You make a good point about how well written the question is. It has all the things we would want in a great question. Those are all also all the subtle things someone who is active on meta would notice. The very first thing I noticed (and what I suspect most other people would notice as well) is that it is a silly question. And I can easily see many new users or the users that just spew crap at the site taking that as evidence that they can ask anything they want. "I wrote a hello world program in bread dough. Why won't gcc compile my bread? I want to eat it!!11!!1" Or "How can I set my programmable thermostat? I tried gcc." Everything is on topic as long as you tried gcc!
Also, and more important than anything else, we hate fun, especially on April Fools.
To preserve some of the rationale from the comments (which is better than what I originally had anyway):
From the help center on what not to ask under subjective questions it states that if a question is just "mindless social fun" then it is off topic.
You can play devil's advocate all you like and claim that a duck robot walks like a duck and quacks like a duck and is therefore a duck. But waddling and quacking are only two facets of what makes a duck a duck. We could get hyper-specific about what determines "duckness" or "on-topic". But then we either end up with a definition that is too broad and allows things we don't want for the sake of a few edge cases that we do want. Or we define things too narrowly and miss out on lots of things we really do want here. And that's why we have humans moderating the site, not machines. It's a judgement call.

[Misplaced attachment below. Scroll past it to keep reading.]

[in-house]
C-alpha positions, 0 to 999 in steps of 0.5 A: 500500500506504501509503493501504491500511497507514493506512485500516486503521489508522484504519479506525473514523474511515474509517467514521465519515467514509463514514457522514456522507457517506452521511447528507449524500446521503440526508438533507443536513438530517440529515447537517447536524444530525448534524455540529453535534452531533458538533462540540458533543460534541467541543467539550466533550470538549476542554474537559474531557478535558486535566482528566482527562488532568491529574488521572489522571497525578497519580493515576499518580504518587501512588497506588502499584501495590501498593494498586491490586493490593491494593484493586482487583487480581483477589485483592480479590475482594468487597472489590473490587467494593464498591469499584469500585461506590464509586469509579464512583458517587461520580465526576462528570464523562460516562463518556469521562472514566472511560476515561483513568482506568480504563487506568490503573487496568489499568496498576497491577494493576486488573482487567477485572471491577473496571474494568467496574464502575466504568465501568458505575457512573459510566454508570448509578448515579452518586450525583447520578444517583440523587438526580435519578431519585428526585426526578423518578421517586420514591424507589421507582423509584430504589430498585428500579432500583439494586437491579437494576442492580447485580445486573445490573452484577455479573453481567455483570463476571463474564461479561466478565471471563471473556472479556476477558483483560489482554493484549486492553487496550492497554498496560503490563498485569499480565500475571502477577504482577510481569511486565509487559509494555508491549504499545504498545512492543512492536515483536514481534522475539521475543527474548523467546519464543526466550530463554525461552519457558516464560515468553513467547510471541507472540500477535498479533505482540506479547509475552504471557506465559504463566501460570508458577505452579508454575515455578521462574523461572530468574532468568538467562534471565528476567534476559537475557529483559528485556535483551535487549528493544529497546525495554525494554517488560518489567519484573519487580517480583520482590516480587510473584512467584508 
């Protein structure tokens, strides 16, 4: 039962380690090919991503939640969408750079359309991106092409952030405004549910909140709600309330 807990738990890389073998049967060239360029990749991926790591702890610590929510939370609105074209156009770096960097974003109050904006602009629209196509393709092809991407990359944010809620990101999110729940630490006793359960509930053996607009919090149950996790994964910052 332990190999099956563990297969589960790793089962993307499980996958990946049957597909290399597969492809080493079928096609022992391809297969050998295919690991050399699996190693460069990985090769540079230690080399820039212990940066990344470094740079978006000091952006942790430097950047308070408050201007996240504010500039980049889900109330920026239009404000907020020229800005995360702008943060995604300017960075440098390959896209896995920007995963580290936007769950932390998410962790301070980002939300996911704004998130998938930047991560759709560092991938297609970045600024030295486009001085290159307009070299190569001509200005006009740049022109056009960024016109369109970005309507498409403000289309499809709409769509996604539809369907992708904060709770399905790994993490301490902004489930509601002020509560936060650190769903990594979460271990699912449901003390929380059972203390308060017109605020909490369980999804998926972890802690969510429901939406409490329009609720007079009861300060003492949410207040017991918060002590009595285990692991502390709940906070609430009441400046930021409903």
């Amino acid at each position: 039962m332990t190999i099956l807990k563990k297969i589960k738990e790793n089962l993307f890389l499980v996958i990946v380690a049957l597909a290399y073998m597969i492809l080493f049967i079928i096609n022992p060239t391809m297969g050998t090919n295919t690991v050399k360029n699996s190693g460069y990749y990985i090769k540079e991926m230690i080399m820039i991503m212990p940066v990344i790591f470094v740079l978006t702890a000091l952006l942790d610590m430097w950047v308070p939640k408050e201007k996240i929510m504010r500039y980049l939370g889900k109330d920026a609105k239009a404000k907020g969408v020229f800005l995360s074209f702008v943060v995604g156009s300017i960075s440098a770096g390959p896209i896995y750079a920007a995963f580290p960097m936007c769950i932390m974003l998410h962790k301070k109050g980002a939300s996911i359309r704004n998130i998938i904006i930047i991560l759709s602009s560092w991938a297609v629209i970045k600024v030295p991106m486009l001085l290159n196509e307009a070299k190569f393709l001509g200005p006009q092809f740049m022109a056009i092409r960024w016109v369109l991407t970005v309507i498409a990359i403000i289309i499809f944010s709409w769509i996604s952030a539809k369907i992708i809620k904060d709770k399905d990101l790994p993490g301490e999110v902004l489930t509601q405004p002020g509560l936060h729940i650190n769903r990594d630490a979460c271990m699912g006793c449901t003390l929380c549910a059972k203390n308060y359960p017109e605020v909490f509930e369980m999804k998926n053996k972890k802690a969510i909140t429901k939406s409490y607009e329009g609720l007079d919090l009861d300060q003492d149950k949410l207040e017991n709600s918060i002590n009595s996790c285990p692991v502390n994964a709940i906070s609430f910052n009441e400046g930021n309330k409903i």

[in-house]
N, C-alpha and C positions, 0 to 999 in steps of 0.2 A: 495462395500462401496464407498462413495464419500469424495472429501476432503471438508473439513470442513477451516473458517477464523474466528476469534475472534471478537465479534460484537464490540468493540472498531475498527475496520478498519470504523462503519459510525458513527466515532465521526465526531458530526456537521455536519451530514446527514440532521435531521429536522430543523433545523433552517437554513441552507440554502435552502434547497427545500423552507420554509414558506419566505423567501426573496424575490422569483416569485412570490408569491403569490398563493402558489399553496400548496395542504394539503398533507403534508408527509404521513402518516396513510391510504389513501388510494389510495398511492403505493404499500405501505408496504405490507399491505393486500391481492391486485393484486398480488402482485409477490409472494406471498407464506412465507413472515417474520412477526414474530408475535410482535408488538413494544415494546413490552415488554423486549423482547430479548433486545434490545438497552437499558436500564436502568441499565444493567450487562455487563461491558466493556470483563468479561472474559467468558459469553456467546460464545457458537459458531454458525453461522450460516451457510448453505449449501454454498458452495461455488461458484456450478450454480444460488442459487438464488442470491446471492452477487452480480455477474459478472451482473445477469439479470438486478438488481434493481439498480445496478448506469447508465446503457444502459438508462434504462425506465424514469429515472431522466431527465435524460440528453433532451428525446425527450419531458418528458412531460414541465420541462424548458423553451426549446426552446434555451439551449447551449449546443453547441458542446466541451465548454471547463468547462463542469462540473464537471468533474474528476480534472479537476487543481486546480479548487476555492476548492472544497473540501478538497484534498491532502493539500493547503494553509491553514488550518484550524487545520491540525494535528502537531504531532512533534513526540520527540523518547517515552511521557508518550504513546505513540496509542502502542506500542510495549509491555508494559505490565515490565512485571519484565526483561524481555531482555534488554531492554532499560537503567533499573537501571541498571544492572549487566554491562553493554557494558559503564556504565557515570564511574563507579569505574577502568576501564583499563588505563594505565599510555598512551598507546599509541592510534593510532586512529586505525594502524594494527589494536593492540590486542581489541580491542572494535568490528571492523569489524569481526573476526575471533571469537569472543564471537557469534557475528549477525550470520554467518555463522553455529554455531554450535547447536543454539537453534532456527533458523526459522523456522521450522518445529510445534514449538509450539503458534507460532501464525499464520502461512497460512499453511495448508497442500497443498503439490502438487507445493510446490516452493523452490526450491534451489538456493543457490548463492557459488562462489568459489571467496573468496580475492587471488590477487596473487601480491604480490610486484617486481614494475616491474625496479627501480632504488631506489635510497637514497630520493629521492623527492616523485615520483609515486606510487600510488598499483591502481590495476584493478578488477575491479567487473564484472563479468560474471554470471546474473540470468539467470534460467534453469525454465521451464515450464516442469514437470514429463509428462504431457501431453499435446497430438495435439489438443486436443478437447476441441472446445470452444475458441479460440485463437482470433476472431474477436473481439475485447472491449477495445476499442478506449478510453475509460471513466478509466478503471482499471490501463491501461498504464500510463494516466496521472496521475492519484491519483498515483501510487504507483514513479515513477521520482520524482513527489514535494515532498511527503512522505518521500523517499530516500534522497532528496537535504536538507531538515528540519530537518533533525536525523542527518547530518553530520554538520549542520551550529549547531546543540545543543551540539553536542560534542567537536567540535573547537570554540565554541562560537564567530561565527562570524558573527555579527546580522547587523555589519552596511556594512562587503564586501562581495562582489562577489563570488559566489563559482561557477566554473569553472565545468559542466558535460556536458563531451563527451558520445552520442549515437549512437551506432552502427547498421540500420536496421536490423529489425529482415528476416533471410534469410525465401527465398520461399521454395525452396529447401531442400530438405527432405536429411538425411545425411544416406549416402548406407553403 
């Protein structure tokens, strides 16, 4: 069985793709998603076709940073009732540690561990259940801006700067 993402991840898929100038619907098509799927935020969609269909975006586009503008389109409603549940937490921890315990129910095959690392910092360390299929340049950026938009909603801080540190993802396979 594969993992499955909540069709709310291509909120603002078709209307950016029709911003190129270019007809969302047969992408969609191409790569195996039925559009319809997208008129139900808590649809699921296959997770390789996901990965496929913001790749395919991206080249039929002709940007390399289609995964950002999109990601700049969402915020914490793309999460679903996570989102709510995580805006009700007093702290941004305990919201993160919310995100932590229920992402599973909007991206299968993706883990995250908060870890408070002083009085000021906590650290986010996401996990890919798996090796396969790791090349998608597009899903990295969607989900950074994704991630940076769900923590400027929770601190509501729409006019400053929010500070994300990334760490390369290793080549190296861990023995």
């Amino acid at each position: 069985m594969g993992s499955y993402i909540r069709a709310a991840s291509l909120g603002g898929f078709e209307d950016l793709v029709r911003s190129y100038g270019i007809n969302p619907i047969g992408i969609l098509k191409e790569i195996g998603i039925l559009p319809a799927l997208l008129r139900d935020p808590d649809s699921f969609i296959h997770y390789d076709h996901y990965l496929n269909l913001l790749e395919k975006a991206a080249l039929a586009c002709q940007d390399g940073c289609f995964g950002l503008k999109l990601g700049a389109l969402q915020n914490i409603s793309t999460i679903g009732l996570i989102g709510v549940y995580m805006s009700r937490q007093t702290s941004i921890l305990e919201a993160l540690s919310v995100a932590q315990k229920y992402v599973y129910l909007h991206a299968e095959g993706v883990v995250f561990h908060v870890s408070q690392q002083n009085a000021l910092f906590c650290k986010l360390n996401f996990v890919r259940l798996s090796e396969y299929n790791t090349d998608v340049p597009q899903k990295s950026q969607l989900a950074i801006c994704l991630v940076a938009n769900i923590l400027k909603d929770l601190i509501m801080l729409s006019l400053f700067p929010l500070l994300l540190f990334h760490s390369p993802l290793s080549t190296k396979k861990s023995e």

And as we go along we change what we call "on topic" as we try to define that better. We used to have the RTFM close reason. Now we don't. We used to have the "too localized" reason. We didn't used to have the "debugging requires an MCVE" reason.
I may not be able to formally define what every off-topic question looks like, that doesn't mean I can't recognize that something is off-topic. And even if I believe something is off-topic, I need at least 4 other people to agree with me before something gets closed. StackOverflow's moderation strategy is built on the idea that judgement calls have to be made and that (most of the time) it isn't a unilateral decision. If five people say it's off-topic, it's off-topic. If five more people disagree, we reopen. If it gets too hotly contested, either one of the Powers That Be steps in or we bring it to meta.